You are a Good for me

Our current historical context is characterized by a profound crisis that has as its consequence a general air of mistrust when facing the present and looking to the future. The other, what’s different, what’s “outside,” all appear to be threats, they come to be seen and are for the most part considered through the lens of instrumentalization and utilitarianism. In the midst of these dramatic circumstances, Pope Francis declared an Extraordinary Jubilee of Mercy. “Mercy: the fundamental law that dwells in the heart of every person who looks sincerely into the eyes of his brothers and sisters on the path of life. Mercy: the bridge that connects God and man, opening our hearts to the hope of being loved forever despite our sinfulness. But human nature and reality itself point to the unavoidable need for a relation, a relationship, a continual encounter with reality as the primary necessity to discover the truth of oneself and of the world. Family, children, friends, colleagues, the poor person you meet by chance on the streets: they are challenges we have to come to terms with every day. Often the substitution of difficult relationships and “contacts” in flesh and blood with those that are more comfortable, automatic, and always available–but ultimately, absent–from the virtual world can generate a profound solitude, as well as the illusion of autonomy, of a final extreme freedom without any ties one depends upon. Men and women need others, to share their desires, plans, difficulties, sacrifices, fears and pain: to share the reason for their existence. Community is formed by and exists precisely for this.  Man’s “I,” therefore, is first and foremost a history made up of faces, relationships and circumstances that play out over the course of time. How is it possible to look at others in a new way, not simply tolerating what’s different, but intuiting and betting on the fact that “you” are and represent an ultimate positivity that “I” need to live? What makes a human position like that just described possible?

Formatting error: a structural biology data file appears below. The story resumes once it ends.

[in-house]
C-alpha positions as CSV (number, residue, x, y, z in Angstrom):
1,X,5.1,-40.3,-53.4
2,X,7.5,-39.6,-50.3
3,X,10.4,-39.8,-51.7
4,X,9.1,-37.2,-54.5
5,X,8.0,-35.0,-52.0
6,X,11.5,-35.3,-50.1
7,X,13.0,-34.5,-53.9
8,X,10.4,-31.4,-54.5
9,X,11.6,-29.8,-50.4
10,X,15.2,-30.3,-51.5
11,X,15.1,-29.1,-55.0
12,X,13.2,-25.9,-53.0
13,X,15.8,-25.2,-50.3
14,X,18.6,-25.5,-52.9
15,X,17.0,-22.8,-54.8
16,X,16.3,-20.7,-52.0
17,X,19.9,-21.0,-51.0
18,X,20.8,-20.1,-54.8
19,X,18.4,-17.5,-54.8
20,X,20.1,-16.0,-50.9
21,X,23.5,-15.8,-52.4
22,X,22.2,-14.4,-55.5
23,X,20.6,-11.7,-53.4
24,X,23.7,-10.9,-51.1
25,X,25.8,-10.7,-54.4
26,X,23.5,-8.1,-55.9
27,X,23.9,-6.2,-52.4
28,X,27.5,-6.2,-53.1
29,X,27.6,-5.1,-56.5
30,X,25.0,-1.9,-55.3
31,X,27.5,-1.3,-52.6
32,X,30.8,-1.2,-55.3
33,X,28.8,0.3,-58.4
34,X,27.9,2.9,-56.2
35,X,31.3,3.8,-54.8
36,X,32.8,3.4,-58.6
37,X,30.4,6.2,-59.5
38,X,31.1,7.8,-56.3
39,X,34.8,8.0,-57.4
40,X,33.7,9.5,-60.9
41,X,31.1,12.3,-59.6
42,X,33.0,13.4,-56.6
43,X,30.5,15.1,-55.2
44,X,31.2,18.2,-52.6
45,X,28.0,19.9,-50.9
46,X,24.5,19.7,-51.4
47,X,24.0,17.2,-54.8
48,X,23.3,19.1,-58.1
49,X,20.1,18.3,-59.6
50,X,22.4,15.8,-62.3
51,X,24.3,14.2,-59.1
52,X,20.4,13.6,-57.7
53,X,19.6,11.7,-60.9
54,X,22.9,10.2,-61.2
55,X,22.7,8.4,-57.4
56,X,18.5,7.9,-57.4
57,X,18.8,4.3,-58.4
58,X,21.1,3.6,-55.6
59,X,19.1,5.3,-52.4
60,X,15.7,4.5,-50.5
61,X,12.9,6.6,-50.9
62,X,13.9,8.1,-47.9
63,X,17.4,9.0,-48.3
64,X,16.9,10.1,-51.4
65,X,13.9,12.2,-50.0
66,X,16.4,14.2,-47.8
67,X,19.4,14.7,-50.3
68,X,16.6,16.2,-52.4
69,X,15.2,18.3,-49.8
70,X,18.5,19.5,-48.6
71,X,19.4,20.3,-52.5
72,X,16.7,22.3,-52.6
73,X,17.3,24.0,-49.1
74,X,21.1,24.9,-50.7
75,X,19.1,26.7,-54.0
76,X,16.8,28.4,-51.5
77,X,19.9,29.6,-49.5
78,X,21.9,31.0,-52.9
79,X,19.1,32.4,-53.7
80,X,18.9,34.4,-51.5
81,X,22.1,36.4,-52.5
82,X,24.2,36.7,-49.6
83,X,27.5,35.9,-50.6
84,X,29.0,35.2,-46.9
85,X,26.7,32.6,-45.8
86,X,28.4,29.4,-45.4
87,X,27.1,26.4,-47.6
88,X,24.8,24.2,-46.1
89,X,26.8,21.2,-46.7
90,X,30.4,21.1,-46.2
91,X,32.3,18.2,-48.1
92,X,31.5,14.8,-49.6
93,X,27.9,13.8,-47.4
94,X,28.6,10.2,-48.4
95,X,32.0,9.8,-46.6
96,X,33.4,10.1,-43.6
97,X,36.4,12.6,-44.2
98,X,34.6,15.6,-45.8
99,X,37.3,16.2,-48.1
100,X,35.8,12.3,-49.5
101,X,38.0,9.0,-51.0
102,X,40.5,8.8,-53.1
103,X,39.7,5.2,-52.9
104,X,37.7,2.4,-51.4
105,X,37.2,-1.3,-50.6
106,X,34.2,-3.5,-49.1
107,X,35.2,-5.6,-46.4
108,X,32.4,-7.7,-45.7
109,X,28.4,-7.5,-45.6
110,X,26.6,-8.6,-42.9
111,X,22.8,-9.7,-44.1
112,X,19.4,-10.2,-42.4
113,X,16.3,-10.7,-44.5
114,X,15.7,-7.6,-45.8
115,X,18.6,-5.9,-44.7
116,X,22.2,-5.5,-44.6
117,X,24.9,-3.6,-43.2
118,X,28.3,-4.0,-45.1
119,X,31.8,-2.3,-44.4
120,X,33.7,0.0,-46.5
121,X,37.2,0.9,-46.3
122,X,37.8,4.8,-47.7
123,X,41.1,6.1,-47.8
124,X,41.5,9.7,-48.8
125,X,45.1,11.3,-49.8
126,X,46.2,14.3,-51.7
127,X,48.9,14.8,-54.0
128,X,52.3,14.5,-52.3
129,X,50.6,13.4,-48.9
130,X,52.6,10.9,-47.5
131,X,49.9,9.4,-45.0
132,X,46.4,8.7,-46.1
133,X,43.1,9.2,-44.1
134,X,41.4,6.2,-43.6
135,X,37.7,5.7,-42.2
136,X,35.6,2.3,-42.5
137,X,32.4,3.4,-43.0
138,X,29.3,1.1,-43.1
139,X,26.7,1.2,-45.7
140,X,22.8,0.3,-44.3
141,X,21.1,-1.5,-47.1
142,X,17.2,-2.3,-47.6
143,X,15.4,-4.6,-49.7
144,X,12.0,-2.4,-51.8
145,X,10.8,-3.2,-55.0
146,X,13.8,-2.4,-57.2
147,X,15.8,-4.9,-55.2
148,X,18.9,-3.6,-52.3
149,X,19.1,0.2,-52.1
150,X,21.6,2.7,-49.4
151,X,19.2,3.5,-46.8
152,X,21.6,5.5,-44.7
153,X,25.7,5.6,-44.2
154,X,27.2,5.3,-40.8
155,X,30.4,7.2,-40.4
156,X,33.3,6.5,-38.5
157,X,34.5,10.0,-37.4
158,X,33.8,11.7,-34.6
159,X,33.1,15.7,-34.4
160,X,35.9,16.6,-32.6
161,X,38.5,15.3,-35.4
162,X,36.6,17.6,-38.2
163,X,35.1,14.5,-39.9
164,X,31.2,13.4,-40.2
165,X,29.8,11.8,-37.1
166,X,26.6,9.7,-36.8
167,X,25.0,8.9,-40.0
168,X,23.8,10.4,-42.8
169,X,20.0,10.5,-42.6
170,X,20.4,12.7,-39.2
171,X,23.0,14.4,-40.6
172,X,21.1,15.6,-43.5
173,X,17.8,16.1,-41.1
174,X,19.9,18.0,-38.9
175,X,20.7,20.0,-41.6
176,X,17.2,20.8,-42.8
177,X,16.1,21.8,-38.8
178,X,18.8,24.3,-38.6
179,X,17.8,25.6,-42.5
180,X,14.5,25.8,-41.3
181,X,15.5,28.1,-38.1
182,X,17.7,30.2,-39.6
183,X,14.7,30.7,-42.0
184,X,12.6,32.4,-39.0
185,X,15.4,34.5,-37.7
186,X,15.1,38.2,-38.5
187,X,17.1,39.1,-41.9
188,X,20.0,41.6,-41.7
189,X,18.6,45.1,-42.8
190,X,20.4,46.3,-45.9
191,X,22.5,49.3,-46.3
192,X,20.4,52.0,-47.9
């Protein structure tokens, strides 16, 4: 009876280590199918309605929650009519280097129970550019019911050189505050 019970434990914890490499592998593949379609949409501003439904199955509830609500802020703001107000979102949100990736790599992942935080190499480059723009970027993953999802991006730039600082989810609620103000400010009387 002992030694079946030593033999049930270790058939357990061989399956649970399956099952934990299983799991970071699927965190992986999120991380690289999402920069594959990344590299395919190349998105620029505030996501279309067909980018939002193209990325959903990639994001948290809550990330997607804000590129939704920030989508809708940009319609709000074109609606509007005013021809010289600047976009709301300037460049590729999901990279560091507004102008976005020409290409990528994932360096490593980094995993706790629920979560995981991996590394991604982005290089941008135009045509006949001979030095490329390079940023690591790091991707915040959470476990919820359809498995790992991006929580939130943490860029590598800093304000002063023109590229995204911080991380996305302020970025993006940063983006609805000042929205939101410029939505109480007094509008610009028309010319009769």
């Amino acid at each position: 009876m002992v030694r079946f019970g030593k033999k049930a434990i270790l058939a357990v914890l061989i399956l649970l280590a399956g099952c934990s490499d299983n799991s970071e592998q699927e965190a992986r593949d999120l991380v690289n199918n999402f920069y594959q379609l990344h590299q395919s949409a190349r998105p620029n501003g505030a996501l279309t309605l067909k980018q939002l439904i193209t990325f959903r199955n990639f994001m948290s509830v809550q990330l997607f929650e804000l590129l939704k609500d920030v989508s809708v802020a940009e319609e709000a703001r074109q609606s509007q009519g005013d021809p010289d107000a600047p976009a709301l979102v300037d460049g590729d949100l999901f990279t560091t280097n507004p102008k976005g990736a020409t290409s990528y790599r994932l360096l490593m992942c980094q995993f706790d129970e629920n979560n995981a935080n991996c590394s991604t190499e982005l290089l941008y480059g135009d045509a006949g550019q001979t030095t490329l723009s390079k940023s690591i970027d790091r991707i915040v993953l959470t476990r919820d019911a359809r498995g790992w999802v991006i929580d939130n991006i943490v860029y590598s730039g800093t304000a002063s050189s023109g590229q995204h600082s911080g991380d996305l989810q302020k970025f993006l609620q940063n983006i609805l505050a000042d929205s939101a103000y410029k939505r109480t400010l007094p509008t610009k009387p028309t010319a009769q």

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“What is man, that you are mindful of him?”. Genetics and human nature in the gaze of Jérôme Lejeune

An investigation into human nature from the witness of Jérôme Lejeune, doctor and discoverer of trisomy 21, pioneer of clinical genetics, and strenuous defender of human life. 

The extraordinary development of genetics has opened great possibilities and expectations, but has also brought to the fore the question: “Do we want to know in order to cure or to select?” The most recent discoveries in evolutionary biology make it quite difficult to think of living beings, and most of all of man, as totally determined by genes. Thus an idea very dear to Jérôme Lejeune resurfaces: that every man is “unique” and “irreplaceable,” and should be seen as such.